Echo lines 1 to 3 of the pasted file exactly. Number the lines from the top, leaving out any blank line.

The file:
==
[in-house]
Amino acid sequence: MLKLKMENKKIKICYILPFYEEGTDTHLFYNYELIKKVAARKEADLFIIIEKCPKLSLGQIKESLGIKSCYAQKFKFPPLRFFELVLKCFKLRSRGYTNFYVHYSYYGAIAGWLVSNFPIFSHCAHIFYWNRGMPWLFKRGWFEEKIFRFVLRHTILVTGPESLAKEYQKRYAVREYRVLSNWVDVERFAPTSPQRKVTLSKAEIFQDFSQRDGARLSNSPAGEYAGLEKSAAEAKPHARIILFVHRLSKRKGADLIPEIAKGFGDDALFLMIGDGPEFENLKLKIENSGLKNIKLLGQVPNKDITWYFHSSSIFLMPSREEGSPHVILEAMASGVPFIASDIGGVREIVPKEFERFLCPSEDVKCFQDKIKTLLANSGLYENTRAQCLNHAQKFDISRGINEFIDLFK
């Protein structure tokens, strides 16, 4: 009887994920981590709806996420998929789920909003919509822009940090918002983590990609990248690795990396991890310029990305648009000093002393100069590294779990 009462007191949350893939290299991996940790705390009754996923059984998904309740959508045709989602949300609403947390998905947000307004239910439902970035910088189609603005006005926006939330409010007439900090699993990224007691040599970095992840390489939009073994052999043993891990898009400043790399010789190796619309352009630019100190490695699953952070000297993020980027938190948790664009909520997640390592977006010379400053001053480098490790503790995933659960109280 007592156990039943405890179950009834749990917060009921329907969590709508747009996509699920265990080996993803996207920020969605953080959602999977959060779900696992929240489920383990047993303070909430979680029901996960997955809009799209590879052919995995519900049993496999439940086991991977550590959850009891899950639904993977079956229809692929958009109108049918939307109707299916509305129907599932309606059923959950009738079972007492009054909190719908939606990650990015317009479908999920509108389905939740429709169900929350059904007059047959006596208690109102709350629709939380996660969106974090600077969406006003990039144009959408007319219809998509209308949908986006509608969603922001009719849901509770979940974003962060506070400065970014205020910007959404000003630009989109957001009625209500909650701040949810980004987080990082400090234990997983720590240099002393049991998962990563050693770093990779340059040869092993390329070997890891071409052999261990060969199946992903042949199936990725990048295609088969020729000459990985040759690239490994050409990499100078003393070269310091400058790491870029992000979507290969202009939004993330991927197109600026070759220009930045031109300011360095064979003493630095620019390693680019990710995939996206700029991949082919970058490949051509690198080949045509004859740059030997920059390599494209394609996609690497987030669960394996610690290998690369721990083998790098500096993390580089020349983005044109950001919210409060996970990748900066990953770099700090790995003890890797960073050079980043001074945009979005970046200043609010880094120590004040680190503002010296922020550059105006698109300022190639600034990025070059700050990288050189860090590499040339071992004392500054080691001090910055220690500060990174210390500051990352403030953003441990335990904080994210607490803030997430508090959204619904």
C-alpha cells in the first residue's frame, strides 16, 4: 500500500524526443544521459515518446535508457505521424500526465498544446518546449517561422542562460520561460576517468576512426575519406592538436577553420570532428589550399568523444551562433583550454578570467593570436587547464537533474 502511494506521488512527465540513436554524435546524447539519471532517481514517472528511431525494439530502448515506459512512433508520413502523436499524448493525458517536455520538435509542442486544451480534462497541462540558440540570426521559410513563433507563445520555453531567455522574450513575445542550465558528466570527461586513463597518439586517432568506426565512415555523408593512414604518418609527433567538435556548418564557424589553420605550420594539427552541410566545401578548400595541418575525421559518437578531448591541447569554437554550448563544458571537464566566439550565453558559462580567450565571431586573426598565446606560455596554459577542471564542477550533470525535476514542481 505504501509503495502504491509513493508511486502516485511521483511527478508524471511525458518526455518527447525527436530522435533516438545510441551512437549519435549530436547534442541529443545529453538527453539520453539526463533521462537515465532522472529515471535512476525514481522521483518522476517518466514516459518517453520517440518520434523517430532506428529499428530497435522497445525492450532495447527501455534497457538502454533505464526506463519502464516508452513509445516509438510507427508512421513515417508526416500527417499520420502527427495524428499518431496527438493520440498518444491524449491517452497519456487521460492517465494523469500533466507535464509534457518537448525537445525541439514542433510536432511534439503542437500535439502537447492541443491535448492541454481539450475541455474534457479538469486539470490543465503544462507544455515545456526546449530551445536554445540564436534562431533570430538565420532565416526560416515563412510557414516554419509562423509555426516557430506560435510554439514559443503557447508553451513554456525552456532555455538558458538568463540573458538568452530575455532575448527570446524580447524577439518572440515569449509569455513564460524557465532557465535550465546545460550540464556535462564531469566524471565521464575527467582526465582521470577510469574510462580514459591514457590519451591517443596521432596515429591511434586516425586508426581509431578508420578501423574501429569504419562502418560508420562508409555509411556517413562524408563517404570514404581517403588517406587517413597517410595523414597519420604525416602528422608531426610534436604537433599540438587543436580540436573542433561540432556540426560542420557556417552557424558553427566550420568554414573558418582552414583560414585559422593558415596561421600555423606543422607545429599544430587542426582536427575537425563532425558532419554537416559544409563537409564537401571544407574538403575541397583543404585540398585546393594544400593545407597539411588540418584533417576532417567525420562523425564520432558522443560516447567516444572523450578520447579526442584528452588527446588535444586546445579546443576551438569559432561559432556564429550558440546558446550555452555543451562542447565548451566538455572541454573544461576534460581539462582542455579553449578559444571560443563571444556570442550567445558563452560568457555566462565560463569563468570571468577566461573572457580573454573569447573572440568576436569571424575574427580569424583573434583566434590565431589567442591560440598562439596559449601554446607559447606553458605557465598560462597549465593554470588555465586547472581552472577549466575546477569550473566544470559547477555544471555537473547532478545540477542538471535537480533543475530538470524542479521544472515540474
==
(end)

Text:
[in-house]
Amino acid sequence: MLKLKMENKKIKICYILPFYEEGTDTHLFYNYELIKKVAARKEADLFIIIEKCPKLSLGQIKESLGIKSCYAQKFKFPPLRFFELVLKCFKLRSRGYTNFYVHYSYYGAIAGWLVSNFPIFSHCAHIFYWNRGMPWLFKRGWFEEKIFRFVLRHTILVTGPESLAKEYQKRYAVREYRVLSNWVDVERFAPTSPQRKVTLSKAEIFQDFSQRDGARLSNSPAGEYAGLEKSAAEAKPHARIILFVHRLSKRKGADLIPEIAKGFGDDALFLMIGDGPEFENLKLKIENSGLKNIKLLGQVPNKDITWYFHSSSIFLMPSREEGSPHVILEAMASGVPFIASDIGGVREIVPKEFERFLCPSEDVKCFQDKIKTLLANSGLYENTRAQCLNHAQKFDISRGINEFIDLFK
């Protein structure tokens, strides 16, 4: 009887994920981590709806996420998929789920909003919509822009940090918002983590990609990248690795990396991890310029990305648009000093002393100069590294779990 009462007191949350893939290299991996940790705390009754996923059984998904309740959508045709989602949300609403947390998905947000307004239910439902970035910088189609603005006005926006939330409010007439900090699993990224007691040599970095992840390489939009073994052999043993891990898009400043790399010789190796619309352009630019100190490695699953952070000297993020980027938190948790664009909520997640390592977006010379400053001053480098490790503790995933659960109280 007592156990039943405890179950009834749990917060009921329907969590709508747009996509699920265990080996993803996207920020969605953080959602999977959060779900696992929240489920383990047993303070909430979680029901996960997955809009799209590879052919995995519900049993496999439940086991991977550590959850009891899950639904993977079956229809692929958009109108049918939307109707299916509305129907599932309606059923959950009738079972007492009054909190719908939606990650990015317009479908999920509108389905939740429709169900929350059904007059047959006596208690109102709350629709939380996660969106974090600077969406006003990039144009959408007319219809998509209308949908986006509608969603922001009719849901509770979940974003962060506070400065970014205020910007959404000003630009989109957001009625209500909650701040949810980004987080990082400090234990997983720590240099002393049991998962990563050693770093990779340059040869092993390329070997890891071409052999261990060969199946992903042949199936990725990048295609088969020729000459990985040759690239490994050409990499100078003393070269310091400058790491870029992000979507290969202009939004993330991927197109600026070759220009930045031109300011360095064979003493630095620019390693680019990710995939996206700029991949082919970058490949051509690198080949045509004859740059030997920059390599494209394609996609690497987030669960394996610690290998690369721990083998790098500096993390580089020349983005044109950001919210409060996970990748900066990953770099700090790995003890890797960073050079980043001074945009979005970046200043609010880094120590004040680190503002010296922020550059105006698109300022190639600034990025070059700050990288050189860090590499040339071992004392500054080691001090910055220690500060990174210390500051990352403030953003441990335990904080994210607490803030997430508090959204619904």